Although Hampton Court Palace has not been home to the British Royal Family since the 18th century, its grandeur stands out among world Royal Palaces. It is best remembered as Henry the VIII’s favorite royal residence. Nearly 200 years later, William III and Mary II embarked on a massive expansion of the Palace, which included the grounds enjoyed during this year’s Concours.

The 1938 Talbot-Lago T150C-SS Figoni et Falaschi Coupe received The Autoglym Elegant Design Award

The 1938 Talbot-Lago T150C-SS Figoni et Falaschi Coupe received The Autoglym Elegant Design Award

The William & Son Award for the Most Elegant British Motor Car went to this 1933 Rolls-Royce Phantom II Continental Freestone and Webb Coupe

The William & Son Award for the Most Elegant British Motor Car went to this 1933 Rolls-Royce Phantom II Continental Freestone & Webb Coupe

This 1934 Triumph Dolomite 8C SS Corsica Roadster received The Royal Automobile Club Spirit of Motoring Award

This 1934 Triumph Dolomite 8C SS Corsica Roadster received The Royal Automobile Club Spirit of Motoring Award

Much like Villa d’Este, the Concours of Elegance differs from traditional concours where a ‘winning’ car is selected by a panel of judges. The Concours of Elegance organizers maintain that if a car has been invited to participate in the Concours, it is already a winner. On Saturday, each of the sixty Concours participants casts their vote for the vehicle they consider the most elegant, thus Best of Show. During an exclusive dinner Saturday evening in King Henry VIII’s Great Dining Hall at Hampton Court Palace, Concours Patron HRH Prince Michael of Kent presented this year’s Best of Show to the 1931 Alfa Romeo 6C 1750 Touring ‘Flying Star’ with the Pullman Trophy.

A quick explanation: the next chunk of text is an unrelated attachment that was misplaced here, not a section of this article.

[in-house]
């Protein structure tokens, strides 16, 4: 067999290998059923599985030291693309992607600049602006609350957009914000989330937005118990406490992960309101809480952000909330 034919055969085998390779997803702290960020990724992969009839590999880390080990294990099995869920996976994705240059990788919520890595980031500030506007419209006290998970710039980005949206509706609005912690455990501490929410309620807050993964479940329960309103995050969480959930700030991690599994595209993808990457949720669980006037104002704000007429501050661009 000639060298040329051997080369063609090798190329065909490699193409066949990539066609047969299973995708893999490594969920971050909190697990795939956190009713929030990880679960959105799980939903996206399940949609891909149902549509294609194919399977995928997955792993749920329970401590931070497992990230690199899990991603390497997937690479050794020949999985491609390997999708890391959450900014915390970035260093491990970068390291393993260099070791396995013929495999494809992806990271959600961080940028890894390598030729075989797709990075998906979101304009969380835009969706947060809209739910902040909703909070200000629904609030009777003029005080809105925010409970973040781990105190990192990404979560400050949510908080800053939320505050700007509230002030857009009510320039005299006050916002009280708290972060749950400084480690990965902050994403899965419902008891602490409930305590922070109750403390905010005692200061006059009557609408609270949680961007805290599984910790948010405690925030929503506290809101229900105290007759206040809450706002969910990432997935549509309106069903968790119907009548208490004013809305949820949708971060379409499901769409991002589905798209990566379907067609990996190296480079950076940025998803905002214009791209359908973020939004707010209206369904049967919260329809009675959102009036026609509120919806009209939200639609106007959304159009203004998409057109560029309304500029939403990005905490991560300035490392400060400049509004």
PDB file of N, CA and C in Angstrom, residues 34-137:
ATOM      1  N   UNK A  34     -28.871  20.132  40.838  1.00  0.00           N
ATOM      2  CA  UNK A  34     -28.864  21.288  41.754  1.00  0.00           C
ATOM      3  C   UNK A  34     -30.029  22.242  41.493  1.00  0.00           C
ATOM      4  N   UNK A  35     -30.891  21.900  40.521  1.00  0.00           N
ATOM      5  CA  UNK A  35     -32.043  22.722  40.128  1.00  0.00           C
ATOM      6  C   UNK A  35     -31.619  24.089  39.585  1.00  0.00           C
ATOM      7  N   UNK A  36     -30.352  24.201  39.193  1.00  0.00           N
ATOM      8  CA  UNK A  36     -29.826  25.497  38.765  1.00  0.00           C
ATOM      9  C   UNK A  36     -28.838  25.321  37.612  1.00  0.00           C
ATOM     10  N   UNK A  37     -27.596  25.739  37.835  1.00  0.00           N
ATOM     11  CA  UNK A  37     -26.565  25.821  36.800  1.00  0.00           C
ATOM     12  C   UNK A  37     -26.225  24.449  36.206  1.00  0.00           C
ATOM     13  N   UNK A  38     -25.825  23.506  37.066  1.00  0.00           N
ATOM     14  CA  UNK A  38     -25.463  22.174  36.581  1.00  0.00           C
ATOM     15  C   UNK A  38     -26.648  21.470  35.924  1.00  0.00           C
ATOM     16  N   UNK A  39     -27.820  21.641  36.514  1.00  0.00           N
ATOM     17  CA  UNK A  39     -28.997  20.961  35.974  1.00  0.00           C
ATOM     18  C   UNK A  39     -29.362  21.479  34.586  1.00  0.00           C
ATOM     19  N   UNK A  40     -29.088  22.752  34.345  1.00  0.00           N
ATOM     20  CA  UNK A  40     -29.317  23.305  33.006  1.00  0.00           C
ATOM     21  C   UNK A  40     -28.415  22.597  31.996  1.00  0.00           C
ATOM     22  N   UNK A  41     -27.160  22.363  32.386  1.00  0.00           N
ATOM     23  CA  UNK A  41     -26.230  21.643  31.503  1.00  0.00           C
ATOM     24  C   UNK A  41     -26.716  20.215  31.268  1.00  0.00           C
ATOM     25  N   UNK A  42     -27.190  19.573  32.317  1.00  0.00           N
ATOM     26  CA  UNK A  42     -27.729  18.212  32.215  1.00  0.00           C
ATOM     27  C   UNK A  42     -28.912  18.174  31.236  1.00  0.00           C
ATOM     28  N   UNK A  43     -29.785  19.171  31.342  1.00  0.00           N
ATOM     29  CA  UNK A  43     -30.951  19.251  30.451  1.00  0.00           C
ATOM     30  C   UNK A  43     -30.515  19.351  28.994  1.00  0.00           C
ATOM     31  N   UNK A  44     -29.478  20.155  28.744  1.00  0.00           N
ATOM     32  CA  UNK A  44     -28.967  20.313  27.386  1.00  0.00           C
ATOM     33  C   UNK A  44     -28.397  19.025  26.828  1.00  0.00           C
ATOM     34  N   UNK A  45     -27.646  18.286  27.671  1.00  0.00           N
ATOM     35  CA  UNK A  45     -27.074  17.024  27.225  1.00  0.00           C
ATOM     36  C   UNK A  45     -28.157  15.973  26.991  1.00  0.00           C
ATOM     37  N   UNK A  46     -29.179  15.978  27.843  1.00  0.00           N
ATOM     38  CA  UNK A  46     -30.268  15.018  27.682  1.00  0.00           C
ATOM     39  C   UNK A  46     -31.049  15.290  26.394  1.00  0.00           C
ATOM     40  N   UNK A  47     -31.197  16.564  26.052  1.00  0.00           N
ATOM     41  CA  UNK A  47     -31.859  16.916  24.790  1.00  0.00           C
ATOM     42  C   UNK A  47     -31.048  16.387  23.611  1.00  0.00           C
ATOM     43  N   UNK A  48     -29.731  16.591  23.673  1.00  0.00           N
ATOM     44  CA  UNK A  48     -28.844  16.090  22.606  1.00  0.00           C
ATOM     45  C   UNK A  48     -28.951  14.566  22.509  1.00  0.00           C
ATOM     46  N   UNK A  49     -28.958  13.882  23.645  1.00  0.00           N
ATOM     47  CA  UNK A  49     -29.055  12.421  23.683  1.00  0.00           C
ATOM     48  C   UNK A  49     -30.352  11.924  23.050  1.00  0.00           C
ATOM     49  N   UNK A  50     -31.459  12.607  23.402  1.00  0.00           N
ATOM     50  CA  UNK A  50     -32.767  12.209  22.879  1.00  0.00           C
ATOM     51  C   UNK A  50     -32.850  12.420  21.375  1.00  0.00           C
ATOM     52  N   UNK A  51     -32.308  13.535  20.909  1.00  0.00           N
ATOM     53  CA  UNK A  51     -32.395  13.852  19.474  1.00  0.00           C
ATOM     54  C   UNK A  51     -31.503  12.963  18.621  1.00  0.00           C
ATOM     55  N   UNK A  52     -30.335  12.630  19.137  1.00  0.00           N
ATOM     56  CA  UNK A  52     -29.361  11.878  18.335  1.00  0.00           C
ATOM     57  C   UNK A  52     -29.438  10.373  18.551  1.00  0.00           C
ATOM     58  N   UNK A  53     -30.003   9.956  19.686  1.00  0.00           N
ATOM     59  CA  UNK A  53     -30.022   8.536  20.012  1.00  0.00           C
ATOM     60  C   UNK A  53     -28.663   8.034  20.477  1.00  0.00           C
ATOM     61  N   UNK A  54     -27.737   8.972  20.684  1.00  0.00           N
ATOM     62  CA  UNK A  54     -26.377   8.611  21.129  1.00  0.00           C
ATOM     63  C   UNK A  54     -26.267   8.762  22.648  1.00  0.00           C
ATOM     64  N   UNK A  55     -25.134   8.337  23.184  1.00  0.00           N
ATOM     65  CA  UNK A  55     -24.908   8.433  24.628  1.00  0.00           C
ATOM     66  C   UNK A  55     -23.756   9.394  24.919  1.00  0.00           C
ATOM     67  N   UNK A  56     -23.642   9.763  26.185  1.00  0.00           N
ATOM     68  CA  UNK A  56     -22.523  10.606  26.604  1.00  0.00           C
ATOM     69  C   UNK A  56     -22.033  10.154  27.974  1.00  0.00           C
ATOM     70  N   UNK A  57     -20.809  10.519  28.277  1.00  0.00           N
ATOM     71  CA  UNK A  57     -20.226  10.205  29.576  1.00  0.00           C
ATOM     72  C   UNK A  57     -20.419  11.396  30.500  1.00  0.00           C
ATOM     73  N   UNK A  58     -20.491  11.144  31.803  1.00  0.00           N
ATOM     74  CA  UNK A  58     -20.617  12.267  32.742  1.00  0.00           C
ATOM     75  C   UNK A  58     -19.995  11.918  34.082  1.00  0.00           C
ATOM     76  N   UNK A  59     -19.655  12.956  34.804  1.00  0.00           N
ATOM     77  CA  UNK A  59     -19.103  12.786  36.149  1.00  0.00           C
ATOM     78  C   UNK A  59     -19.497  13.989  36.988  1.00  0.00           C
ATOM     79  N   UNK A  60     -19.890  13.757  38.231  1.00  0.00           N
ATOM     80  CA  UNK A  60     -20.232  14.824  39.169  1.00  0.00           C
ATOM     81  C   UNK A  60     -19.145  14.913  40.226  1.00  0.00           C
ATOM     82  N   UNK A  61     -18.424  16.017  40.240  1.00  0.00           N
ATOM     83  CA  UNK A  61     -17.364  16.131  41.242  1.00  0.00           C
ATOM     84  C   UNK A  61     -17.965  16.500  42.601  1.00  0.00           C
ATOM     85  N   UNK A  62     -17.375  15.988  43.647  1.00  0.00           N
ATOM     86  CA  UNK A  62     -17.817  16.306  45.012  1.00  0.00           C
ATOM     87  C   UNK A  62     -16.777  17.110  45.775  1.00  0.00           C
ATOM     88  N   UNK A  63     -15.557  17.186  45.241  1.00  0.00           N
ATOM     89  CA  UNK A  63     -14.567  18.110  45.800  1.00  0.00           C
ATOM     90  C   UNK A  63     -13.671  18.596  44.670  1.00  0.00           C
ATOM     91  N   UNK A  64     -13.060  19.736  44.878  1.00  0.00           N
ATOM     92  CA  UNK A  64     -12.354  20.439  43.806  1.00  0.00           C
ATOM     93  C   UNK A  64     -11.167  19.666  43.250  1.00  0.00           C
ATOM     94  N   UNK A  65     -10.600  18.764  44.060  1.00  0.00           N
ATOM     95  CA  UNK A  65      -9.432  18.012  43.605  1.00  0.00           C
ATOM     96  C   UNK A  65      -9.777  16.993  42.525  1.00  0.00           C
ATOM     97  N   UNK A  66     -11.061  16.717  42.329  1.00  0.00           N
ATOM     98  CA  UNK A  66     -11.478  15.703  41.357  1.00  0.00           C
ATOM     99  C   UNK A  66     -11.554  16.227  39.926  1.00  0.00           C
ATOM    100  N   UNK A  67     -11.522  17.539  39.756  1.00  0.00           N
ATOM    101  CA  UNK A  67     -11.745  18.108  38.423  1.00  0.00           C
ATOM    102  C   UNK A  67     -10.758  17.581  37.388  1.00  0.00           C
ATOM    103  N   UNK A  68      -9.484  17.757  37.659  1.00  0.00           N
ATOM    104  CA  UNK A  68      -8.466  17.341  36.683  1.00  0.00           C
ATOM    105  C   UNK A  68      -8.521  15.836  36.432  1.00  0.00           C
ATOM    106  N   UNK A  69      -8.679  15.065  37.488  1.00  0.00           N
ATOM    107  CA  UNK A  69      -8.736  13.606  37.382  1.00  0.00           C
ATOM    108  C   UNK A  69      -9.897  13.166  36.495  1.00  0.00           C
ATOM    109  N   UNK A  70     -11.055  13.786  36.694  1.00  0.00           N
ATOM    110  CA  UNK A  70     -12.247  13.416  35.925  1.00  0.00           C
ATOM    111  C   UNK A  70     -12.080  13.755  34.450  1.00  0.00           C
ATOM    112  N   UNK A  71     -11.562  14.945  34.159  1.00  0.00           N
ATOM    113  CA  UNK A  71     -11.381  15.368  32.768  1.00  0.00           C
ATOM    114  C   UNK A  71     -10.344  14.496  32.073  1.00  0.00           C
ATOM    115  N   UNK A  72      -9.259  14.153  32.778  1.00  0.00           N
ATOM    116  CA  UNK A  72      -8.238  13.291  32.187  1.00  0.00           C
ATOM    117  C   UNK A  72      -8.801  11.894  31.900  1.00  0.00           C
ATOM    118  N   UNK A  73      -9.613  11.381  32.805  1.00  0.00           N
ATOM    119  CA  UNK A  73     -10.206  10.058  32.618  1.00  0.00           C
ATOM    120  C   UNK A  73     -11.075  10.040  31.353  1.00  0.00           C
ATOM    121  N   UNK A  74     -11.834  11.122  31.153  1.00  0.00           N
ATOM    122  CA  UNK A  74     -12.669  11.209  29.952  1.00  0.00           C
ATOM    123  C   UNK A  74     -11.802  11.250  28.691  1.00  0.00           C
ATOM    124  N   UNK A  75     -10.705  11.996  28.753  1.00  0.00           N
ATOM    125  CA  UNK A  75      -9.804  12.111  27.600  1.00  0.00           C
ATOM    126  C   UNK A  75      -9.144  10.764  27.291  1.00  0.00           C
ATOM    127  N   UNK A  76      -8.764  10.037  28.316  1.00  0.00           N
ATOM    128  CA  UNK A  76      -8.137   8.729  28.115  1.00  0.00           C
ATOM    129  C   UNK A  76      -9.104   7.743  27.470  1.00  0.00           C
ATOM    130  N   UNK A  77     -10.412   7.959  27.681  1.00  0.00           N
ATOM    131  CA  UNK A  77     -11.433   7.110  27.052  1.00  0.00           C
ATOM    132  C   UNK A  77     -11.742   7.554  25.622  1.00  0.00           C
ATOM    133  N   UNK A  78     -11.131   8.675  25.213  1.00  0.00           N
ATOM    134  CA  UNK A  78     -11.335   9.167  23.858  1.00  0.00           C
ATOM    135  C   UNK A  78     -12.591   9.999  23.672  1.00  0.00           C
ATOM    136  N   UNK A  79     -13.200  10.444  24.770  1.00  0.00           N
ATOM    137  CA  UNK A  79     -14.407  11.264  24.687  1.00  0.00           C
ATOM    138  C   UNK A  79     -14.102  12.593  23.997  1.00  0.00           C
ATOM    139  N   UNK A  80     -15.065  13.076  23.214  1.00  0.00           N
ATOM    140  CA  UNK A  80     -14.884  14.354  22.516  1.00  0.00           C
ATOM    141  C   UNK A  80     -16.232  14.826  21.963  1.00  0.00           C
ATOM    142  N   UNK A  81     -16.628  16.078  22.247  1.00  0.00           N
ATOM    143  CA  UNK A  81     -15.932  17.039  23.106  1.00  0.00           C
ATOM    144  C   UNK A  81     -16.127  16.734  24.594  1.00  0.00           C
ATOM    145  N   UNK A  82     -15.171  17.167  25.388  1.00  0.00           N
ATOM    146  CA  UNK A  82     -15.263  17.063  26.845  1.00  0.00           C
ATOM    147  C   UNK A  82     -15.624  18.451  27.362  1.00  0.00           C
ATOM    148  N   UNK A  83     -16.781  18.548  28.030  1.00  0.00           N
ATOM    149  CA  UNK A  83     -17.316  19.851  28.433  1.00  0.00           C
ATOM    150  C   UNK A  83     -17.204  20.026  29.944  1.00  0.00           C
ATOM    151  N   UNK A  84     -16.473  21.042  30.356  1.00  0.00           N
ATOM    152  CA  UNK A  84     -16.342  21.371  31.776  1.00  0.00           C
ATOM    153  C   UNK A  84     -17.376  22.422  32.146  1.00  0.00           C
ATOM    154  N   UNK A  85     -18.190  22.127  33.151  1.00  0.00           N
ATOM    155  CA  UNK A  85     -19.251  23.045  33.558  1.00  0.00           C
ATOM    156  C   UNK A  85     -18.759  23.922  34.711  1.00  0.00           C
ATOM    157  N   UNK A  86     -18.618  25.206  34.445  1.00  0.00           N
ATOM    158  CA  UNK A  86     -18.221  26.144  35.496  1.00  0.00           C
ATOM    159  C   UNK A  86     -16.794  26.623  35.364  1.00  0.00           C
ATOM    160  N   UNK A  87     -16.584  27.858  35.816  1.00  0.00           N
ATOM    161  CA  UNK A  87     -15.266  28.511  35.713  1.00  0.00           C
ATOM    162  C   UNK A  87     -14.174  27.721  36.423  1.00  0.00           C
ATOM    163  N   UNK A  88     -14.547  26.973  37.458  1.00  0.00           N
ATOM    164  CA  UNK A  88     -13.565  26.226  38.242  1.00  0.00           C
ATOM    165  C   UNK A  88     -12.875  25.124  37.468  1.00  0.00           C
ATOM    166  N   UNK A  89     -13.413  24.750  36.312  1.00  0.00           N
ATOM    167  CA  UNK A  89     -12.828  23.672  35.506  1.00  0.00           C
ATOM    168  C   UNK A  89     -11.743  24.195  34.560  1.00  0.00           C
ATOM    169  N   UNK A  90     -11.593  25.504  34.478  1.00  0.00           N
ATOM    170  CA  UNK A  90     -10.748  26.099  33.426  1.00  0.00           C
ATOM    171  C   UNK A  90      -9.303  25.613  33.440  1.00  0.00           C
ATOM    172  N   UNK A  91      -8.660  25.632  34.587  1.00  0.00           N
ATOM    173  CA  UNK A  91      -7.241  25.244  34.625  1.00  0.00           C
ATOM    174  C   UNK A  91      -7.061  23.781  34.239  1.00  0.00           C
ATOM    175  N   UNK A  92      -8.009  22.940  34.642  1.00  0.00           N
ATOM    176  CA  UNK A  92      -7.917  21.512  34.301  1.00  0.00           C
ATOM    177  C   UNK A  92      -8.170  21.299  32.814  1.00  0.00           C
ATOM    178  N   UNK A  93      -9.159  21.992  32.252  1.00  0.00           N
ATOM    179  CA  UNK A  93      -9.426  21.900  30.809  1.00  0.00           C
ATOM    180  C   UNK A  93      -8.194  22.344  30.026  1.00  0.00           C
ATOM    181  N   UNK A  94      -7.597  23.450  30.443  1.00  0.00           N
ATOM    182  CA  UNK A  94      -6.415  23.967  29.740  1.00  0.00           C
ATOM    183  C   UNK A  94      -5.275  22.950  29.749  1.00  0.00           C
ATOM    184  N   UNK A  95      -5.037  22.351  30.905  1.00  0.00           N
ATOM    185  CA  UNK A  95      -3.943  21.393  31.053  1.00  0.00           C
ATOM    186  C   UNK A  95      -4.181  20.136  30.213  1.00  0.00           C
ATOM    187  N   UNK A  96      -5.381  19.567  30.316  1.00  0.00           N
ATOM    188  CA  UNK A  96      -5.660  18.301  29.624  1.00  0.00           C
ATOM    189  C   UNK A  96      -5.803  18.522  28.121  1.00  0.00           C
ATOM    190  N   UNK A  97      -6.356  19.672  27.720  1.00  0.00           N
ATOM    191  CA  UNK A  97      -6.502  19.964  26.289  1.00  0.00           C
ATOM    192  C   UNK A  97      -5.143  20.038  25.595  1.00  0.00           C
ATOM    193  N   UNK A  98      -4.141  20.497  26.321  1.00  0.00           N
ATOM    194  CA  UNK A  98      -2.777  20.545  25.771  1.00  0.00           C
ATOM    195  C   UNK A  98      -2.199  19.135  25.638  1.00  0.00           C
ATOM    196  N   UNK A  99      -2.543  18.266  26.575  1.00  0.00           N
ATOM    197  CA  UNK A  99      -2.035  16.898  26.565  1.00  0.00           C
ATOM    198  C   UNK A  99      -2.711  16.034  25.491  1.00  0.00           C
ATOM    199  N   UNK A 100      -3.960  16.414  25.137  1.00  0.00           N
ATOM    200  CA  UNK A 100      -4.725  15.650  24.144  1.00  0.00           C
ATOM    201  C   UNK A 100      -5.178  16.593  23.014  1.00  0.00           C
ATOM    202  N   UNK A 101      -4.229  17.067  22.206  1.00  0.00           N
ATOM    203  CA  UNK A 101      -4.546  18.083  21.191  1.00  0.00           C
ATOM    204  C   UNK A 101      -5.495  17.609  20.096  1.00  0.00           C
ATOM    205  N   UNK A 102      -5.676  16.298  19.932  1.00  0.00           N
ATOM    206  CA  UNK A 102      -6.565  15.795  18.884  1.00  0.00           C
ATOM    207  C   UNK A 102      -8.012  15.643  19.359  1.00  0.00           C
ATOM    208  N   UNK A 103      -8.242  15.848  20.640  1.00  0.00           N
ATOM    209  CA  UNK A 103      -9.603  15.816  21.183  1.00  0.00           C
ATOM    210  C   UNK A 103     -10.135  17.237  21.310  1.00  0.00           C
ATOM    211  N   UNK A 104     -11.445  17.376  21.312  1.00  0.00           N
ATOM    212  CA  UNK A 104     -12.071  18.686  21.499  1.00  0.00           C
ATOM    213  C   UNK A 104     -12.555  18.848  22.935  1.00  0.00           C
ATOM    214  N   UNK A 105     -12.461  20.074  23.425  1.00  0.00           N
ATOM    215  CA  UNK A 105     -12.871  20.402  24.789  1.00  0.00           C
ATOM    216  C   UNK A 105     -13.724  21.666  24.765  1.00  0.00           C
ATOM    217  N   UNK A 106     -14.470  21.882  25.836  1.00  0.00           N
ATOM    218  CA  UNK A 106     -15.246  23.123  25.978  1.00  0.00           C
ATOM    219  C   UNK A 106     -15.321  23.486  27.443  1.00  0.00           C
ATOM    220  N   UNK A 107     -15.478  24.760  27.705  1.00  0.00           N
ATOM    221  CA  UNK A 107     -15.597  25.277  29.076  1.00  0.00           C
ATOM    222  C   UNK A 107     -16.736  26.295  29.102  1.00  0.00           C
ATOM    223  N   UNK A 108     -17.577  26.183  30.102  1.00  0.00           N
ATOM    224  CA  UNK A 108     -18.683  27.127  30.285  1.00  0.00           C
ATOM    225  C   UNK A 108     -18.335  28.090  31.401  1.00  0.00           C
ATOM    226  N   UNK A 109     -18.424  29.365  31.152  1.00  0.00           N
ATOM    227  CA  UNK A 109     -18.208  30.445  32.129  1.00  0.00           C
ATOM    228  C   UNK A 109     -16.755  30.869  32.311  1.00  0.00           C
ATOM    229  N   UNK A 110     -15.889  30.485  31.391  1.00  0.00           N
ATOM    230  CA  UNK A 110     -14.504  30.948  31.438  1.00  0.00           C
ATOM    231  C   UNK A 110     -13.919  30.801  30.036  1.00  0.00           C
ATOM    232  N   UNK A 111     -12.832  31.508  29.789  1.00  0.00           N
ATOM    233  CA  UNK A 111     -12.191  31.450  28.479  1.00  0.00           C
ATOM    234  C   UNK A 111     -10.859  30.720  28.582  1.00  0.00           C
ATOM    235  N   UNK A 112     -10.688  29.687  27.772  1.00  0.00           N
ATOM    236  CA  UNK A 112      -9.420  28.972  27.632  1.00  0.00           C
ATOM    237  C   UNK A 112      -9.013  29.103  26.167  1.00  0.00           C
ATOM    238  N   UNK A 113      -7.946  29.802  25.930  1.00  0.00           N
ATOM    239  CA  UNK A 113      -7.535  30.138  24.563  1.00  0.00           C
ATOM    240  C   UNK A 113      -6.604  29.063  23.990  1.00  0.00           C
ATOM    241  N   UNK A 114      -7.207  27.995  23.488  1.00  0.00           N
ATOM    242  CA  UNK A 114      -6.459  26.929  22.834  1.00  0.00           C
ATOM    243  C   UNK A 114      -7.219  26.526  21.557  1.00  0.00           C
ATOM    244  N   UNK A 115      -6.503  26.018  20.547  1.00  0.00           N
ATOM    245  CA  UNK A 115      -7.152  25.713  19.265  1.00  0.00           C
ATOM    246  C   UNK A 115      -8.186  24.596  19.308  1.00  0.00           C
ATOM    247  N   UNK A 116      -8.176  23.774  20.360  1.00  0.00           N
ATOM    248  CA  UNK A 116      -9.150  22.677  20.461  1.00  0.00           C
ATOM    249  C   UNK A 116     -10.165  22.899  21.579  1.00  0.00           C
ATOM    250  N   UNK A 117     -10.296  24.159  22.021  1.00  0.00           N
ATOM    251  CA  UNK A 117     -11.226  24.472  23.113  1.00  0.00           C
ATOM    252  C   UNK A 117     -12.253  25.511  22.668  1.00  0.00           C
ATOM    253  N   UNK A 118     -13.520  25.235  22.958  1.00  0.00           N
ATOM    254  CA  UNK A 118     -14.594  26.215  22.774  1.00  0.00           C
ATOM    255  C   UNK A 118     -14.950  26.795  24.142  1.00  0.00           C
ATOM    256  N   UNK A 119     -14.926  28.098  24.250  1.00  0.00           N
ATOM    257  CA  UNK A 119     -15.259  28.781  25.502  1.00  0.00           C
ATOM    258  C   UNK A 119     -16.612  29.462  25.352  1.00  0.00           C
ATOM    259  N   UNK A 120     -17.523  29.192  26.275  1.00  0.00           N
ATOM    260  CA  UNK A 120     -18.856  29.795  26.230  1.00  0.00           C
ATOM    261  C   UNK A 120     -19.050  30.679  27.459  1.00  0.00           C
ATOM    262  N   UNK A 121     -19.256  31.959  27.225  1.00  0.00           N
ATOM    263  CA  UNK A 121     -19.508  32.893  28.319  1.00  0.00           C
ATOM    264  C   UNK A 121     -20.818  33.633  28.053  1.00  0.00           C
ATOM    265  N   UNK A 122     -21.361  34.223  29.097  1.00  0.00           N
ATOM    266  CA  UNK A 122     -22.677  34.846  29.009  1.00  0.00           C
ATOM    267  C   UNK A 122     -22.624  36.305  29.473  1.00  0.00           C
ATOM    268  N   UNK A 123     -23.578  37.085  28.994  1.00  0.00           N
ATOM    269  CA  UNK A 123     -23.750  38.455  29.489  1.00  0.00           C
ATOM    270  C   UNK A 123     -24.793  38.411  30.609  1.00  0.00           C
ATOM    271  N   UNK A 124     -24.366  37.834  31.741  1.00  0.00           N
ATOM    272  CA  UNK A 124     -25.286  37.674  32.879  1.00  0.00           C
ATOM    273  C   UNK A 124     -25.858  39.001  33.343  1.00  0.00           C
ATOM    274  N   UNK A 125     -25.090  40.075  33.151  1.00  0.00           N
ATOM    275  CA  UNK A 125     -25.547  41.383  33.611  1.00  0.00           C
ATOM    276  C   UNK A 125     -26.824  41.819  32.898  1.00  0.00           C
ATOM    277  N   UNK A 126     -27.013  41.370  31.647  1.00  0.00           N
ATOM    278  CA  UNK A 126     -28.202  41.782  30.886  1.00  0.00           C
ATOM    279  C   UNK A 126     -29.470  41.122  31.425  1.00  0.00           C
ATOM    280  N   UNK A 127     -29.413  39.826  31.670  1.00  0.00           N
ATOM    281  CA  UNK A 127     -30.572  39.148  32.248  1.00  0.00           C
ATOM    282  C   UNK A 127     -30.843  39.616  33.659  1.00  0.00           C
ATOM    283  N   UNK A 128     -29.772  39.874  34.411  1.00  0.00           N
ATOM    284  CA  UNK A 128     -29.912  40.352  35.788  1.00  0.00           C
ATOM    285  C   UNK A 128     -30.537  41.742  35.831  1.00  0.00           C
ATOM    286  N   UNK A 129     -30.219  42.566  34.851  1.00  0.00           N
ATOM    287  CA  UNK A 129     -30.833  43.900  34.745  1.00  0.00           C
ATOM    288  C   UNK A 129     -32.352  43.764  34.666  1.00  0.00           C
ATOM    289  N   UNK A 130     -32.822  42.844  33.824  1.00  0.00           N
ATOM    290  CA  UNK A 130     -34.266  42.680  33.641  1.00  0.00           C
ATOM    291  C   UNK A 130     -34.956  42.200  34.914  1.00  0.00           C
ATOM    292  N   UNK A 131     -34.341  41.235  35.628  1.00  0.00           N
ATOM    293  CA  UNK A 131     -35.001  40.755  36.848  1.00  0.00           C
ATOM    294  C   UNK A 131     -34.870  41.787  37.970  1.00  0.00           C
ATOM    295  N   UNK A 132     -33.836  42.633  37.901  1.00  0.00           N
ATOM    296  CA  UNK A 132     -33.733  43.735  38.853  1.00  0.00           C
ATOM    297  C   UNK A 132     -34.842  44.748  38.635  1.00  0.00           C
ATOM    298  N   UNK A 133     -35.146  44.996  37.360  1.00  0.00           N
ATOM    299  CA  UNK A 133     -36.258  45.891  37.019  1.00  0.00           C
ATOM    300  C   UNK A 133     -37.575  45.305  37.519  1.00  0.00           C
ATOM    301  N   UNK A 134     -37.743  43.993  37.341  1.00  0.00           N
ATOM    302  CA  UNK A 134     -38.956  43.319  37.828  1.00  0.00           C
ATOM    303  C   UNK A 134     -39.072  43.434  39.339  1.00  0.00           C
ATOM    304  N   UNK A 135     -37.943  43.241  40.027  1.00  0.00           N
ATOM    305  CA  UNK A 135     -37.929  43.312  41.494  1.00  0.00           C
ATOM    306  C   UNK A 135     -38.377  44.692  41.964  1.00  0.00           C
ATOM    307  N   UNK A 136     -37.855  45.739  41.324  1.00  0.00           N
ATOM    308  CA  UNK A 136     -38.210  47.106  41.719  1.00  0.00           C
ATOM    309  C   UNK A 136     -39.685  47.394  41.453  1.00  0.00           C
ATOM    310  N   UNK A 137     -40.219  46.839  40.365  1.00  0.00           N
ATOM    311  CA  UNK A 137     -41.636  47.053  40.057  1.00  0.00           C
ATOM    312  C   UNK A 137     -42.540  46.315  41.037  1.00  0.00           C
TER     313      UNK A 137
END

A legendary show car, the 1931 Alfa Romeo made its concours debut in 1931 at the Concorso d’Eleganza Villa d’Este, where, accompanied by the model Josette Pozzo, it won the Coppa d’Oro di Villa d’Este trophy. It has been winning accolades and trophies ever since.

This 1933 Alfa Romeo 8C 2300 Monza is one of the most desirable pre-war racing cars in existence.